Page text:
free verse

March 6, 2020

free verse is language structured by the predictable repetition of a single language element: the line break. The definition of a poem as language structured through repetition allows us to see poetry as a continuum rather than a conflict between the two separate camps of formal and free; it’s just a matter of what the repeating element is. In the process of editing An Exaltation of Forms, I formulated it like this:

Any text that is structured through repetition is a poem. The more physically conspicuous (palpable, audible, tangible) the repeated language element(s) that structure the text, the more “formal” the poem will feel to us.

A free verse poem doesn’t feel very formal to us because the line break is such a subtle language element, which can only be reliably detected by the individual reader’s eye reading a poem on the page. But a free verse poem is a poem just the same, because it is structured through the repetition of a language element. Any language element can be repeated to create a poem, as long as the “structured, not decorated” distinction is maintained. So, as you will see from the chart below, our definition encompasses any type of poem: free verse, sonnet, slam performance poem, haiku, Paradise Lost, procedural poem, blues poem, pantoum, erasure poem . . .

Annie Finch
What is Poetry?

I am a collector (and a purveyor) of Vulvic Art. My home is adorned with sumptuous silk and velvet vulva pillows, fluffy vulva purses, vulva pens, vulva jewellery and more. Some people are shocked when they see my collection, some are delighted but most ask “Why?”. I tell them that I believe the vulva is a wonderous and magical place, worthy of the utmost respect and the most beautiful artistic representations.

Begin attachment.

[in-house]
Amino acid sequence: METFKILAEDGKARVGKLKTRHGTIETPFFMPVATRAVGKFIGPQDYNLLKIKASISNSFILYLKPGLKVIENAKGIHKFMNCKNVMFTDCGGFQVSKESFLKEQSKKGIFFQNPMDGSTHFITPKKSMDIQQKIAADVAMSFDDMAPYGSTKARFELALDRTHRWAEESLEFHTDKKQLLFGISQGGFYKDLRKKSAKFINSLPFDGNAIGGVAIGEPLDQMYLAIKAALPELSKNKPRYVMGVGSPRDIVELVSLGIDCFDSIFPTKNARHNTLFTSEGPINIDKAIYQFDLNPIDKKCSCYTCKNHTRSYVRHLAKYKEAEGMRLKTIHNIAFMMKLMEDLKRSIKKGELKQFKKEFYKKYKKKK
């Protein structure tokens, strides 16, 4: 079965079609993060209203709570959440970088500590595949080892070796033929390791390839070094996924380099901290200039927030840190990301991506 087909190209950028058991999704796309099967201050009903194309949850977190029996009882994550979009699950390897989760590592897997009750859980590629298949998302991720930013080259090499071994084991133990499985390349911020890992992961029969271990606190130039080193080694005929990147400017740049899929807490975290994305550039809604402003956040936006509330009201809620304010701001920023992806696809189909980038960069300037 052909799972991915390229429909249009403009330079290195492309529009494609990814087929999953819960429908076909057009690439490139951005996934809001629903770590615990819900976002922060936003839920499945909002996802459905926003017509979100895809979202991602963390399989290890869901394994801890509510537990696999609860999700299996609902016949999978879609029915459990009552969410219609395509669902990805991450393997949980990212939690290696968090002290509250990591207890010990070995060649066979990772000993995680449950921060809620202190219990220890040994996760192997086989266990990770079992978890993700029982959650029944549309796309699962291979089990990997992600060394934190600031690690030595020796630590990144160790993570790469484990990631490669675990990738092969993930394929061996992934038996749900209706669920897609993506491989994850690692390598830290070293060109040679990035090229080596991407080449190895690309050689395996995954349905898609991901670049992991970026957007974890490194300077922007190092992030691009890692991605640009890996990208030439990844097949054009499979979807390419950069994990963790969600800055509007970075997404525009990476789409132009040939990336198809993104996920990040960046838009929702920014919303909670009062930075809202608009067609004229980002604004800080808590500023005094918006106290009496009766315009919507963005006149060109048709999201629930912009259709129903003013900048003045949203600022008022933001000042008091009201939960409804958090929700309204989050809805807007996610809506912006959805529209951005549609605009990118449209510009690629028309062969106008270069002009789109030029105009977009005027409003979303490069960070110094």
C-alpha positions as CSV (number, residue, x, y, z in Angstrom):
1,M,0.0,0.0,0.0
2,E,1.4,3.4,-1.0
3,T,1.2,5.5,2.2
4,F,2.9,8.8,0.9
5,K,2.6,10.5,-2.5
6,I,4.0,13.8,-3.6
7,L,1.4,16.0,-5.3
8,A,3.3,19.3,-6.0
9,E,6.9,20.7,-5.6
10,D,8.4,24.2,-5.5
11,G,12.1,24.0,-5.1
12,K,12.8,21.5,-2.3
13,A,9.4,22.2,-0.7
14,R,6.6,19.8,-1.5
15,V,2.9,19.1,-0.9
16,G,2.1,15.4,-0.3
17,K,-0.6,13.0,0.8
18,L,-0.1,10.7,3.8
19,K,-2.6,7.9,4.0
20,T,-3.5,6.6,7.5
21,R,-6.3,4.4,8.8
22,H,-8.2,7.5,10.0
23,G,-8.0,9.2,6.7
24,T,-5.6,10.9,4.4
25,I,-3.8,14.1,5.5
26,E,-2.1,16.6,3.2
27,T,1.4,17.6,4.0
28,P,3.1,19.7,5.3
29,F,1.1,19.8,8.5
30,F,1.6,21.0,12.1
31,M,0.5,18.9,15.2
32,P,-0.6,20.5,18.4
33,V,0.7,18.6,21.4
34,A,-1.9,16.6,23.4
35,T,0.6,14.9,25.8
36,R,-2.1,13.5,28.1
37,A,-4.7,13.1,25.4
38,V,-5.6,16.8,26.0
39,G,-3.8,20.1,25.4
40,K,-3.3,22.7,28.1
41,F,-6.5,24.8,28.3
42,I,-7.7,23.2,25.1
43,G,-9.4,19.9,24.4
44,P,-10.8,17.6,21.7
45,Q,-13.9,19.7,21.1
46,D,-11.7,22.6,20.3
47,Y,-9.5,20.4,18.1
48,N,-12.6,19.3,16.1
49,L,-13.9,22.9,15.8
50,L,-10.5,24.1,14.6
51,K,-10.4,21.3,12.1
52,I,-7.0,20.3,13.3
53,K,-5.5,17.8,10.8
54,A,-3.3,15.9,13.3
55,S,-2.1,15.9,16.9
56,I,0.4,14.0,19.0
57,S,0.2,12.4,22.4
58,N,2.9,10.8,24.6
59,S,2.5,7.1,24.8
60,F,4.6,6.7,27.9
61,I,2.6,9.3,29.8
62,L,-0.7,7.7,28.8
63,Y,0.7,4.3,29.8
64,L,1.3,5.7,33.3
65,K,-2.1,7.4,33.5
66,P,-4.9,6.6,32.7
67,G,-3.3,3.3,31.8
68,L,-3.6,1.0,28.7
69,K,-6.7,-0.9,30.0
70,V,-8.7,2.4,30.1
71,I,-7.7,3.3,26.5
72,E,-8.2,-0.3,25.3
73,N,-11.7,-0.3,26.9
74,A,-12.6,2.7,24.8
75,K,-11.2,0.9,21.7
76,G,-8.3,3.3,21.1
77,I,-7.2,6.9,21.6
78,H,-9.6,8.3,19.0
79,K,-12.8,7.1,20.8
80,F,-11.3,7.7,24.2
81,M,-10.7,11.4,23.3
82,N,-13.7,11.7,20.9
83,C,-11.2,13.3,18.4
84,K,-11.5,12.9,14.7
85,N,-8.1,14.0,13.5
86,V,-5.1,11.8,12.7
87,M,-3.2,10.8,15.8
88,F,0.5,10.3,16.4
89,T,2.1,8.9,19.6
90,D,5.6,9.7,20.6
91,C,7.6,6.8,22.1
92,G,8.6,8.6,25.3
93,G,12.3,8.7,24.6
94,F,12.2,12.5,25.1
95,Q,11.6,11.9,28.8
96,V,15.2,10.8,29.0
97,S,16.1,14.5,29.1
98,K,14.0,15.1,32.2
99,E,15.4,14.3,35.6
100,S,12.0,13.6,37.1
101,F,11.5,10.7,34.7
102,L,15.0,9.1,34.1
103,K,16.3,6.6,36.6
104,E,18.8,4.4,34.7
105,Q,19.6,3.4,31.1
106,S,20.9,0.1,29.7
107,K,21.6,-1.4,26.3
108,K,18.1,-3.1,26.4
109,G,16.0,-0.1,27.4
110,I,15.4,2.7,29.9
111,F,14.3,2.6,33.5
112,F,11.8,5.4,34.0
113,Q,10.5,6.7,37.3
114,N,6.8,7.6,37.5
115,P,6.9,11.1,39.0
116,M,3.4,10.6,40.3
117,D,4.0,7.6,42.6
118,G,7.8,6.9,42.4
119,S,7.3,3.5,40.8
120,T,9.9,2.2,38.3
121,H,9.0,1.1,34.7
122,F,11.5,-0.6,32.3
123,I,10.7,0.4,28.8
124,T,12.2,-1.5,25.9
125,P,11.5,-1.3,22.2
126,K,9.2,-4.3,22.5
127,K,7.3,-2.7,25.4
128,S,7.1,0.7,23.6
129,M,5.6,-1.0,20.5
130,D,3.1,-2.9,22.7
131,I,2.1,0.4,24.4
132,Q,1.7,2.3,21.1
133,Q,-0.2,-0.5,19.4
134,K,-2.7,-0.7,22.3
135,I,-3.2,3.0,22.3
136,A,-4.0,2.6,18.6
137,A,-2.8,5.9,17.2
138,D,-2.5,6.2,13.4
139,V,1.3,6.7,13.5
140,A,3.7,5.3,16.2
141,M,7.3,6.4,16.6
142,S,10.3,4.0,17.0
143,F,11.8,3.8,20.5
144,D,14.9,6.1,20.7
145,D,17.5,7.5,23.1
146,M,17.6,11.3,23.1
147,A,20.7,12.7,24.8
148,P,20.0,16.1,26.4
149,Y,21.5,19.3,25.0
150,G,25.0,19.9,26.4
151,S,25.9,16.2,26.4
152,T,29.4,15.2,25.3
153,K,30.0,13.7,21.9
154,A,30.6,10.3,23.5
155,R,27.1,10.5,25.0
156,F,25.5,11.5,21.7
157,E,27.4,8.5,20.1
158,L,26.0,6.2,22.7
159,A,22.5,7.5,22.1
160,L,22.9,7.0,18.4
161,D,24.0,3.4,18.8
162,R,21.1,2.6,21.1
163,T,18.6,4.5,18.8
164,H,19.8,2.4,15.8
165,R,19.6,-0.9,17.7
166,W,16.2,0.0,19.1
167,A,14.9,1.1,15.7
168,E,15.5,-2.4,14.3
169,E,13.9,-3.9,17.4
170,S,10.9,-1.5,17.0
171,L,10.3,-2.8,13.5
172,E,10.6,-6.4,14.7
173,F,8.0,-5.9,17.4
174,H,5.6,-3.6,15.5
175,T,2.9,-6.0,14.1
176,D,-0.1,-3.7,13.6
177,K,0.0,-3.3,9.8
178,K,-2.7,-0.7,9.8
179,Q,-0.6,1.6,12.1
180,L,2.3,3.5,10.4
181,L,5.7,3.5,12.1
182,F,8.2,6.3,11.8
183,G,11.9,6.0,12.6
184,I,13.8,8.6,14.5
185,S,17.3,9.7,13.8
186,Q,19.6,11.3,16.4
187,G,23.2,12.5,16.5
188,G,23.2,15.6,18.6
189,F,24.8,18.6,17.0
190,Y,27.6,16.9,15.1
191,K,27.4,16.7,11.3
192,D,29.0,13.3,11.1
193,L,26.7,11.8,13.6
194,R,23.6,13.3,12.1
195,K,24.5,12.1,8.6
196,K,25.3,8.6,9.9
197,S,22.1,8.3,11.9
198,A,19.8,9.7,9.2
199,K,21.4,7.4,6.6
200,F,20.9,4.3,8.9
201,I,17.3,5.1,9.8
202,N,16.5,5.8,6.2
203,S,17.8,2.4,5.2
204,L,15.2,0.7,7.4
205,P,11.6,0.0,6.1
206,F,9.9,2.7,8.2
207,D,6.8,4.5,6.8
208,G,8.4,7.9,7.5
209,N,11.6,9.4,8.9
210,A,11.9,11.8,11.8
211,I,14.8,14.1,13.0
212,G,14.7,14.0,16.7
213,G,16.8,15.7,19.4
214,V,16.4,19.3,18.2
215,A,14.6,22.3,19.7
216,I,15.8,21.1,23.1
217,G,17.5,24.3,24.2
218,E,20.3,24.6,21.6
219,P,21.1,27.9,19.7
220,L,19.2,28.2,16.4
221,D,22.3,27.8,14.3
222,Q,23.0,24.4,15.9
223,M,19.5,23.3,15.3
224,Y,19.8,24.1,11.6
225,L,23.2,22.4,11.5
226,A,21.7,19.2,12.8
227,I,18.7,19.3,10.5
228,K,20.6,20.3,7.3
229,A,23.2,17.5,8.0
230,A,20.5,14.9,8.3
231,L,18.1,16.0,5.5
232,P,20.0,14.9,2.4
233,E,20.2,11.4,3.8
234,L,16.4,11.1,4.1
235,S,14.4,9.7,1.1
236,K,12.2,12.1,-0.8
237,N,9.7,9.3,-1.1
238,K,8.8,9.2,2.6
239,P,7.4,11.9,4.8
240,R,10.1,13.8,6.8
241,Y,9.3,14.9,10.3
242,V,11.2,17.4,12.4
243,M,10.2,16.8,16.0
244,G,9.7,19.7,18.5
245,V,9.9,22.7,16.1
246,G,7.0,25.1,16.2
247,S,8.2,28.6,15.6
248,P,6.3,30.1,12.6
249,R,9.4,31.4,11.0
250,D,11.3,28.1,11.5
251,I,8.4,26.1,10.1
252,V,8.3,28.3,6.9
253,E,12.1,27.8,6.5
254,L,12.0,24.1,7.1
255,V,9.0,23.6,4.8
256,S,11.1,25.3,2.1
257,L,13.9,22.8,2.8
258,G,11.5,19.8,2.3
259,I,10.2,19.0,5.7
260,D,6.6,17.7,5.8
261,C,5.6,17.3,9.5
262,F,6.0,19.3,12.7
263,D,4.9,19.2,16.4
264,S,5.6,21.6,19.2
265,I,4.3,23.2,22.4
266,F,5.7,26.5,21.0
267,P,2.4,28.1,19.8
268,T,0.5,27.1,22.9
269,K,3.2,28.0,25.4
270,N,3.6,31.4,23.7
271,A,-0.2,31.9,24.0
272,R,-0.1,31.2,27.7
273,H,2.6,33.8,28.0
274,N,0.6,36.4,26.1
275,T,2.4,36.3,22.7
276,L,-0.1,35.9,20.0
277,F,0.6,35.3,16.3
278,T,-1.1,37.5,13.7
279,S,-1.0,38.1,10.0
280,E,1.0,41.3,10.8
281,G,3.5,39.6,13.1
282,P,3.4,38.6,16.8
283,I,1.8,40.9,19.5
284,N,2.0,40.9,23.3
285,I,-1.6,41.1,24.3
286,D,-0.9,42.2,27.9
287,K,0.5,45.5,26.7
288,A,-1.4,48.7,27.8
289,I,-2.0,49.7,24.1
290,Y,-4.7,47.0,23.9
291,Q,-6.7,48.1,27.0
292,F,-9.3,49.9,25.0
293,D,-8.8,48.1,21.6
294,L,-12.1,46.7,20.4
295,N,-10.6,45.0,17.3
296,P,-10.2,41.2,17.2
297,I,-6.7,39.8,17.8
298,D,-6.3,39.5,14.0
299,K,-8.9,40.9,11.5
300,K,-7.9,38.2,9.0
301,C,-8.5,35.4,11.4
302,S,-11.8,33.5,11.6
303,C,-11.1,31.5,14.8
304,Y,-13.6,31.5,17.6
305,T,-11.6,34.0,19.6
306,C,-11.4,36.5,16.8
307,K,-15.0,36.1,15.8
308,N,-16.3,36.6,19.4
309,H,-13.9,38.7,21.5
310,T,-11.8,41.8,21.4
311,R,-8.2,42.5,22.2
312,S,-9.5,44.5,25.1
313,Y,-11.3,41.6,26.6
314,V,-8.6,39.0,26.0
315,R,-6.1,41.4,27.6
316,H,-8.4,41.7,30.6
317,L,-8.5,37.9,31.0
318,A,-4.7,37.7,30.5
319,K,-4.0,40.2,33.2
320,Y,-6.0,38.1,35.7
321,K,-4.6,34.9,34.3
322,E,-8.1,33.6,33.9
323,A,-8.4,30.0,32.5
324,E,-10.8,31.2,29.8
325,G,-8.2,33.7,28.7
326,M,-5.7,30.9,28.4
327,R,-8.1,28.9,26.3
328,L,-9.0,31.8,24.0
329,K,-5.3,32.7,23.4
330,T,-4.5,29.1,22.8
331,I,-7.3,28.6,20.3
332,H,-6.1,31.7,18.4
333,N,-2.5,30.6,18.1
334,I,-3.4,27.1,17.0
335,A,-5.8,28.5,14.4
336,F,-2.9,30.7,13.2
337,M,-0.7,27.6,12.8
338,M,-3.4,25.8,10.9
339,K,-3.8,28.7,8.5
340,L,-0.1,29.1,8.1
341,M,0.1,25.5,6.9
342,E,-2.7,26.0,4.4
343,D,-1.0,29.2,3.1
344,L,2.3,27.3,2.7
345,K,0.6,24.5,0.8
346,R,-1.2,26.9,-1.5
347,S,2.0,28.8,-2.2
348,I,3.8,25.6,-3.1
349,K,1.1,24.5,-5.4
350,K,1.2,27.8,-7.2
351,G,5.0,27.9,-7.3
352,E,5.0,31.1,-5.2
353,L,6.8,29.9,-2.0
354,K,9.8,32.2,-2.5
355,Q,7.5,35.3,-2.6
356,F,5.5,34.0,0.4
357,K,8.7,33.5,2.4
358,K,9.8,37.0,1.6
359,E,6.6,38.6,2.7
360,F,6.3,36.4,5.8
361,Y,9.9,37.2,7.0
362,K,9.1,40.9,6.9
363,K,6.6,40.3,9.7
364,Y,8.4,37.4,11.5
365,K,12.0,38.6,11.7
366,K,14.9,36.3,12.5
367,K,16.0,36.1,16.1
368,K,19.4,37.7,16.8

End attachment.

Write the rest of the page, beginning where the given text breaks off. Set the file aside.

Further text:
Anyone who has witnessed the natural entry of a child into this world would find it hard to deny the incredible qualities of the vulva. From a purely physical perspective her ability to stretch to accommodate the head of the newborn is nothing short of awe inspiring. Alas few of us have had the privilege to attend such a moving and fundamental event.

This was not always the case. Respect for the Vulva as the portal between the worlds was widespread in ancient times. And so was Vulvic Art.

Reclaiming the Magic of the Vulva

So I stayed in this house with its windows full of sea: a molten-metal sea, very bright in the low November sun. Looking back from here and now, I see myself then, as if caught in a clot of time, in that place, that house of shadows with its dark pockets of corrosive emotion and its ancient ghosts.

The night of the storm we lay in bed listening to a roaring Armageddon of wind and sea. We took on the rage of that sea at the cost of sleep. And in the morning, the sun-bright morning with its stillness like death, we looked out at the beach, at the now calm sea, and the wreckage of thousands of silvery bodies, stretching for miles – some psychopathic God had slaughtered these fish in the night and dumped them on the sand with the empty coke bottles and the used condoms, a wrack of carcasses for the swirling gulls to pick over.

And by evening, the day having slipped silently away from us, the beach was totally clear. The gulls had done their work well. Not a solitary fish scale remained as evidence of this fearsome atrocity.